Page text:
The start of construction for a $1.5 billion condo complex is being hailed as a major step in Mississauga’s ongoing evolution into a full-fledged urban centre.
Developers are set to host a ceremonial groundbreaking Monday at M City, a 10-tower, 15-acre development to be built on the west side of the city’s burgeoning downtown core, at 3980 Confederation Parkway.
“I think it’s going to transform Mississauga,” said Mark Reeve, a partner at Urban Capital Property Group, one of the developers behind the project.
The first two towers of the complex are scheduled to be completed in 2021, one year before the scheduled opening of the Hurontario LRT, which will include a stop just blocks from M City.
There are hopes that the combination of housing and transit will help Mississauga in its ongoing evolution from a sprawling bedroom community into a modern city where people live and work.
Mayor Bonnie Crombie said the complex will help the area achieve its goals of becoming a “vibrant, livable, walkable downtown.
“The M City announcement is a really important milestone,” she said.
That vision for the city was most recently laid out by Mississauga in its Downtown21 master plan, which called for a “significant transformation” of the downtown core from a suburban to an urban space.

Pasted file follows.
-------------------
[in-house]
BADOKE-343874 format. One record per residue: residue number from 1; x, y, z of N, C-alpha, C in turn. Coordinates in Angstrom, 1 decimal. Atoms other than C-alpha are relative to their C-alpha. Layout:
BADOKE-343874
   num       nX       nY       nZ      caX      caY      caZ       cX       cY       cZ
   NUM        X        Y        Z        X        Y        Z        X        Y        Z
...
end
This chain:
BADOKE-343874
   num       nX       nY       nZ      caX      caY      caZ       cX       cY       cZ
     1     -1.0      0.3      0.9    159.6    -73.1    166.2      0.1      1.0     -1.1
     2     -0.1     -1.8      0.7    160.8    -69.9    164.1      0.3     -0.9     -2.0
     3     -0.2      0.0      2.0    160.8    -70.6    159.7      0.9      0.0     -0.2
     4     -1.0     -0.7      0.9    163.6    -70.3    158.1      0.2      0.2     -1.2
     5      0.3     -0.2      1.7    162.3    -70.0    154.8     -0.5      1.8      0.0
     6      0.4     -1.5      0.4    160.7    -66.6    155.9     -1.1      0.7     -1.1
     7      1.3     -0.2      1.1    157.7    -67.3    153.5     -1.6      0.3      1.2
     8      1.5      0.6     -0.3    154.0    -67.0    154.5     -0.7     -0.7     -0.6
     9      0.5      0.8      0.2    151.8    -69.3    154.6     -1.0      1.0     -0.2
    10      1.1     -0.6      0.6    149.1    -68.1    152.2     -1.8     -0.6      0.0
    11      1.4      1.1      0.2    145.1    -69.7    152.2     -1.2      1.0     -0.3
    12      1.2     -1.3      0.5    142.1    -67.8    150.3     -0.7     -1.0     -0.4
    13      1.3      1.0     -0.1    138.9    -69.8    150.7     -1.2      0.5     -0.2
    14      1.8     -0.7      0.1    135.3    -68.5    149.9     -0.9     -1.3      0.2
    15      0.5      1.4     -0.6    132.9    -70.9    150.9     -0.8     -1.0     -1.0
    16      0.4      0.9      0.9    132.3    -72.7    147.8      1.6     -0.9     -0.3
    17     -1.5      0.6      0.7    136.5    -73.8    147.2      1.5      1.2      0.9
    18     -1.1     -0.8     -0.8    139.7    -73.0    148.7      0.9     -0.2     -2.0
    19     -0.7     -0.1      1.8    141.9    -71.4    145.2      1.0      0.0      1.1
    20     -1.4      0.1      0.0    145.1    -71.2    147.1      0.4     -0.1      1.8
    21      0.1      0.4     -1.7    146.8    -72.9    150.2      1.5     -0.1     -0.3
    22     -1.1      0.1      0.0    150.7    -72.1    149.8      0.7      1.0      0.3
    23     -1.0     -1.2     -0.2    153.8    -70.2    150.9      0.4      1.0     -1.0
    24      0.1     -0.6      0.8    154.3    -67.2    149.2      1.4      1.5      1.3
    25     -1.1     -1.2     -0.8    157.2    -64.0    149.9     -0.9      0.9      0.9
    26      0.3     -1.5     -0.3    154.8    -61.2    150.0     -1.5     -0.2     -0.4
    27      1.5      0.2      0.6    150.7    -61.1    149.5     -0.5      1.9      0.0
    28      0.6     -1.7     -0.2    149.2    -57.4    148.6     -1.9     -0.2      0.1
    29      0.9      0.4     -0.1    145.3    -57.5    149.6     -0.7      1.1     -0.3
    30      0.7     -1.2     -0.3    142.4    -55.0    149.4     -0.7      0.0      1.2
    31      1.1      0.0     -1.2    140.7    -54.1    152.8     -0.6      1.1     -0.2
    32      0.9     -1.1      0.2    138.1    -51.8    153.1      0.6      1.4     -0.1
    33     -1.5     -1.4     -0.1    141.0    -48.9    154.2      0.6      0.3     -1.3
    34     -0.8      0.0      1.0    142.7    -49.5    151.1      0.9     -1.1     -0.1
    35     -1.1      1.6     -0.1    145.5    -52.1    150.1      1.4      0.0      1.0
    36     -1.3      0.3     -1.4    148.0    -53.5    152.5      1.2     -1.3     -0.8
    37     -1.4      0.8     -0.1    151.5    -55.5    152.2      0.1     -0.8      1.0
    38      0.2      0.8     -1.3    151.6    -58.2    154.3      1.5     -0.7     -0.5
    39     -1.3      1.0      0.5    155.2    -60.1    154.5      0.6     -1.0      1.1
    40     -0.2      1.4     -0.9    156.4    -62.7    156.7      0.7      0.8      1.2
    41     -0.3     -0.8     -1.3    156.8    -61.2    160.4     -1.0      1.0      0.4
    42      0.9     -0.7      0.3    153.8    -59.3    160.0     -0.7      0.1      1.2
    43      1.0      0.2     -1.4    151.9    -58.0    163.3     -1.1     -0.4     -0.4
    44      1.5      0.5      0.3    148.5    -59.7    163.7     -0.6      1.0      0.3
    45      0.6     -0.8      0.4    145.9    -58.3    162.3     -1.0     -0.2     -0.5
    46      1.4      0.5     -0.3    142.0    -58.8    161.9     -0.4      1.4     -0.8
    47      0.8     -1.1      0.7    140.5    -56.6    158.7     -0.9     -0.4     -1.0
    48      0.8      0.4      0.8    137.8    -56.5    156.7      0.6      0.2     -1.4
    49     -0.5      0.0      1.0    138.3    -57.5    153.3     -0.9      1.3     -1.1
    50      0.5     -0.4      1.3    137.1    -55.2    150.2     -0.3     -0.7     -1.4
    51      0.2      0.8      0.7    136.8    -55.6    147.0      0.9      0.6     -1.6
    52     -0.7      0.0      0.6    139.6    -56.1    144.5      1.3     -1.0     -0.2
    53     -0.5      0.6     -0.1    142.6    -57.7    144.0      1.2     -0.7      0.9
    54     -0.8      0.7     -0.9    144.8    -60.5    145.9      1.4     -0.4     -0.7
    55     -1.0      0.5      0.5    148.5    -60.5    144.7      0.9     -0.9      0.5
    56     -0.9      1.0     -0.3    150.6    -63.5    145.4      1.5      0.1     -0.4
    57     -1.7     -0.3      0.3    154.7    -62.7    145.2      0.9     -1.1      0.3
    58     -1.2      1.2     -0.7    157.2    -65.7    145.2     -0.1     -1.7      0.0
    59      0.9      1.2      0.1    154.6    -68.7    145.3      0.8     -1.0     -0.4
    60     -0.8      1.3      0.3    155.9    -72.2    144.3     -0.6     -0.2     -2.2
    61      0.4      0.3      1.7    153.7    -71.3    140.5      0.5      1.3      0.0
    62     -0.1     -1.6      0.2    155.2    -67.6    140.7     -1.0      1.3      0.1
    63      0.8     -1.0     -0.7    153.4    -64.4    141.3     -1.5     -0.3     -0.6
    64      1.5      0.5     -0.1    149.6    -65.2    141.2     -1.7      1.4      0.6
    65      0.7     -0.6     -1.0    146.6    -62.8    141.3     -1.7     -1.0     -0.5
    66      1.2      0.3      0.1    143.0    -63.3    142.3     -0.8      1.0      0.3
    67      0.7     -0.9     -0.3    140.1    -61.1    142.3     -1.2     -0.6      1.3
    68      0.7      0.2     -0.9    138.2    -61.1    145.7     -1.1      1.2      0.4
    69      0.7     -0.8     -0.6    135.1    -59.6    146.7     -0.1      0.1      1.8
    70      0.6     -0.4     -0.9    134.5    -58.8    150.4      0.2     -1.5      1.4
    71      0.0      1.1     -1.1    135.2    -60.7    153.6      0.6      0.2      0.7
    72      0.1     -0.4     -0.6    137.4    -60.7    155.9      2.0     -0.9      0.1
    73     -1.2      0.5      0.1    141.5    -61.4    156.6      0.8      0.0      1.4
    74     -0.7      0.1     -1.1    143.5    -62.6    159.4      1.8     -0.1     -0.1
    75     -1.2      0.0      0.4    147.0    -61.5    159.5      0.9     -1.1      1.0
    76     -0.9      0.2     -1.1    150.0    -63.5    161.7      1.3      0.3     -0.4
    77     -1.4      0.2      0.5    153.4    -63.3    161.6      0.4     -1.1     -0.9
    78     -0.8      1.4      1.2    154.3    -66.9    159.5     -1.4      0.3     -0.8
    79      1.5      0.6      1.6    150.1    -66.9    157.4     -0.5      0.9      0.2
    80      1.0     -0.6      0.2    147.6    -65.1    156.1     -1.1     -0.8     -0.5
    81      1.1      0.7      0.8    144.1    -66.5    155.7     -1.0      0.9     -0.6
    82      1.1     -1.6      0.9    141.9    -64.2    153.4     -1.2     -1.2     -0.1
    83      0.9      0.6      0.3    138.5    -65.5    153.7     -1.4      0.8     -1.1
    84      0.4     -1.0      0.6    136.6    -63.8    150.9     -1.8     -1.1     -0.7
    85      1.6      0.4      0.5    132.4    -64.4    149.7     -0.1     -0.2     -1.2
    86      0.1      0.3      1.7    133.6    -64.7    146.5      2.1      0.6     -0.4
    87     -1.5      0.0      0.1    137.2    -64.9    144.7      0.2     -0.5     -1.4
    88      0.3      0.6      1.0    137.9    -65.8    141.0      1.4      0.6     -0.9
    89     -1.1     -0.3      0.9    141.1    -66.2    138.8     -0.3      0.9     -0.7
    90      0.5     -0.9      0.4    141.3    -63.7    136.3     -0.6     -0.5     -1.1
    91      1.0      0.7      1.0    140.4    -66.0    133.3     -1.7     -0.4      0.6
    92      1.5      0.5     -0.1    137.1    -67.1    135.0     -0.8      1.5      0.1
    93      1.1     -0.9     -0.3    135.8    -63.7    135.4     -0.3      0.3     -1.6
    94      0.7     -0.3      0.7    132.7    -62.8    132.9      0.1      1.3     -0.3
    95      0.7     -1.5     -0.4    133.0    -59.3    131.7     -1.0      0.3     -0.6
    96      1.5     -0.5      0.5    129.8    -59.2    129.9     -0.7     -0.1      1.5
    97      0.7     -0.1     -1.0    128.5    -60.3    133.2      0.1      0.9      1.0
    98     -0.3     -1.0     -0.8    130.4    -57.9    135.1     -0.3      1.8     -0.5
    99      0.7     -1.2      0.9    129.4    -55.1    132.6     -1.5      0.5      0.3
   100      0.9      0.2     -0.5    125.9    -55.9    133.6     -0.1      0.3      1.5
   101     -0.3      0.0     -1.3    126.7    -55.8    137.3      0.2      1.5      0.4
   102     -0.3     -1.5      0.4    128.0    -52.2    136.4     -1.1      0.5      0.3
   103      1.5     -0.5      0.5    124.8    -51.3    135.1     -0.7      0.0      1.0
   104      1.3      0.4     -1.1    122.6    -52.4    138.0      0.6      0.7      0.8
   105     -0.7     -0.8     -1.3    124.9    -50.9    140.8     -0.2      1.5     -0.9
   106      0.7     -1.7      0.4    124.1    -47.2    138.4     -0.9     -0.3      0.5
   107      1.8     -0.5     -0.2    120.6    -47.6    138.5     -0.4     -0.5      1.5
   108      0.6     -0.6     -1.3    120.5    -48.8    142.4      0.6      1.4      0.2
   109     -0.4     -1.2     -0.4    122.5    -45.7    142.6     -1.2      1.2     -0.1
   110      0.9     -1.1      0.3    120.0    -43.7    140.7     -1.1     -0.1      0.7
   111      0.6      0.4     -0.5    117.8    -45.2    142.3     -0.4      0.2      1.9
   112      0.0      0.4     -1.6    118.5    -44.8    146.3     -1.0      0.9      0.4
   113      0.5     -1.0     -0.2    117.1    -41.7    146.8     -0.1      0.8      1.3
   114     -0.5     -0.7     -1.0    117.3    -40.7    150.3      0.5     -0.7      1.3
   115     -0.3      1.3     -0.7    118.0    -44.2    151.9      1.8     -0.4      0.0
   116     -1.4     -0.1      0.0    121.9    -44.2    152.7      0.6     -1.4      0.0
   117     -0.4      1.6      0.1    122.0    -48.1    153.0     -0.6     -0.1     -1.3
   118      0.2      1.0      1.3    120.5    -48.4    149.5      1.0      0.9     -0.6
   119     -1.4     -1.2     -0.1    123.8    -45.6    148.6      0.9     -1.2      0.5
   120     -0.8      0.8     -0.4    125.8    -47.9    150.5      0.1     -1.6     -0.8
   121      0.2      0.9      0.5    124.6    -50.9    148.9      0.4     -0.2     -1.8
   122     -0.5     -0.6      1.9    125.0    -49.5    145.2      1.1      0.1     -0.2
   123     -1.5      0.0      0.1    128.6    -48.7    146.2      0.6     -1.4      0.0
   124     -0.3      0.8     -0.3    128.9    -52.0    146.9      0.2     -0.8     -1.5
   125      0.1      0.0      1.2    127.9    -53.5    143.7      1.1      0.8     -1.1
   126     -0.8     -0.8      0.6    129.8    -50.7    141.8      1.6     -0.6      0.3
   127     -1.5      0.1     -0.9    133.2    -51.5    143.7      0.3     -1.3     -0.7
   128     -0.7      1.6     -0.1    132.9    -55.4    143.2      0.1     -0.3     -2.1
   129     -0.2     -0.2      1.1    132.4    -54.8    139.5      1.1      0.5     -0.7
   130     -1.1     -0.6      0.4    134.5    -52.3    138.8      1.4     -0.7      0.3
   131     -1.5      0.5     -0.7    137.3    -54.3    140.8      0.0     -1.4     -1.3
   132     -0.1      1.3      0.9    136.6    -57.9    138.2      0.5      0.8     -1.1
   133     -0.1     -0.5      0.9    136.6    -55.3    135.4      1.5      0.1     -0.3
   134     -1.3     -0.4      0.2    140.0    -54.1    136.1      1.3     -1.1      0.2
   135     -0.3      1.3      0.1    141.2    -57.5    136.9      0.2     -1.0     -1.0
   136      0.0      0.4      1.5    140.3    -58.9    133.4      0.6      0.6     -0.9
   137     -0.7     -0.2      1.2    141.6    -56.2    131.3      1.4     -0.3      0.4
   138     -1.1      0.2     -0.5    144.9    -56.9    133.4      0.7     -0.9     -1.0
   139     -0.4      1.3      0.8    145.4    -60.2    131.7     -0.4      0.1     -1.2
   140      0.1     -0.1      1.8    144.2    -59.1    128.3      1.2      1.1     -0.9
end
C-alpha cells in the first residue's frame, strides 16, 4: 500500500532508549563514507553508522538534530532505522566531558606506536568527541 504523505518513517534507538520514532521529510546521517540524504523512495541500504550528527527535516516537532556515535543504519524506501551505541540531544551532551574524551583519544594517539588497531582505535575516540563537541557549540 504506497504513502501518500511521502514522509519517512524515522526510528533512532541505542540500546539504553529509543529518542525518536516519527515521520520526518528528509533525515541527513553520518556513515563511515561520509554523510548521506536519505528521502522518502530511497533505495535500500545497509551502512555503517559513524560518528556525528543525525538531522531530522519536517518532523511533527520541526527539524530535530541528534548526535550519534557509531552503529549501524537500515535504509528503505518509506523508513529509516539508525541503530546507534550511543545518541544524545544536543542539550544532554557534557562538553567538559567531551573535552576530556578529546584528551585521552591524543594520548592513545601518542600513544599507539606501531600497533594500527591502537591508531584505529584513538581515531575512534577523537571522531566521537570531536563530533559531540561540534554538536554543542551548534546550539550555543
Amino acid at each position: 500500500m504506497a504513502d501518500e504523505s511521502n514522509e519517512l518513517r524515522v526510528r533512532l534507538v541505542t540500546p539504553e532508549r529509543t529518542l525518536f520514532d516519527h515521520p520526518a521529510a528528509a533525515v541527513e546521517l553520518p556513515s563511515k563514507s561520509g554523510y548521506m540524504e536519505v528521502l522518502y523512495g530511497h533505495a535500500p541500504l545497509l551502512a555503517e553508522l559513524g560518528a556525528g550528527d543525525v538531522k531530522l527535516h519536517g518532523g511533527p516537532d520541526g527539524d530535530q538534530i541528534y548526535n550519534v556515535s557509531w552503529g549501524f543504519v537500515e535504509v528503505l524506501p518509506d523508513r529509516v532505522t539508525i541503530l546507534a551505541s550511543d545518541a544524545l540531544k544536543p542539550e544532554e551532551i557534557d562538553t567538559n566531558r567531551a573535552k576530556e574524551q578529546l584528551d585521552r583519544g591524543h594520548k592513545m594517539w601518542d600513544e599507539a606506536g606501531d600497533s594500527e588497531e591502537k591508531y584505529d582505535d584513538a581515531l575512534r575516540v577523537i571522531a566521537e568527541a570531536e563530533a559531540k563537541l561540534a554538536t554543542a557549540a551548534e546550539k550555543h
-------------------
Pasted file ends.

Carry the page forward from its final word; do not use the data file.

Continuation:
“I think it’s happening right now,” said Reeve of the master plan. “In five years, you won’t recognize [Mississauga,]” he added.
Urban planners say the complex and upcoming rapid transit projects have put Mississauga at the forefront of Toronto’s suburbs when it comes to planning and intensification.
“Mississauga really represents the future of the Greater Toronto Area,” said Graham Haines, a research manager at the Ryerson City Building Institute. “It’s a municipality that’s starting to figure out how to build up instead of build out.”
In March, Haines published a report that examined how Mississauga can best prepare itself for its expected population growth.
With the right planning and developments, he found the city could accommodate 160,000 new homes, and as much as 80 per cent of all projected growth in Peel Region until 2041.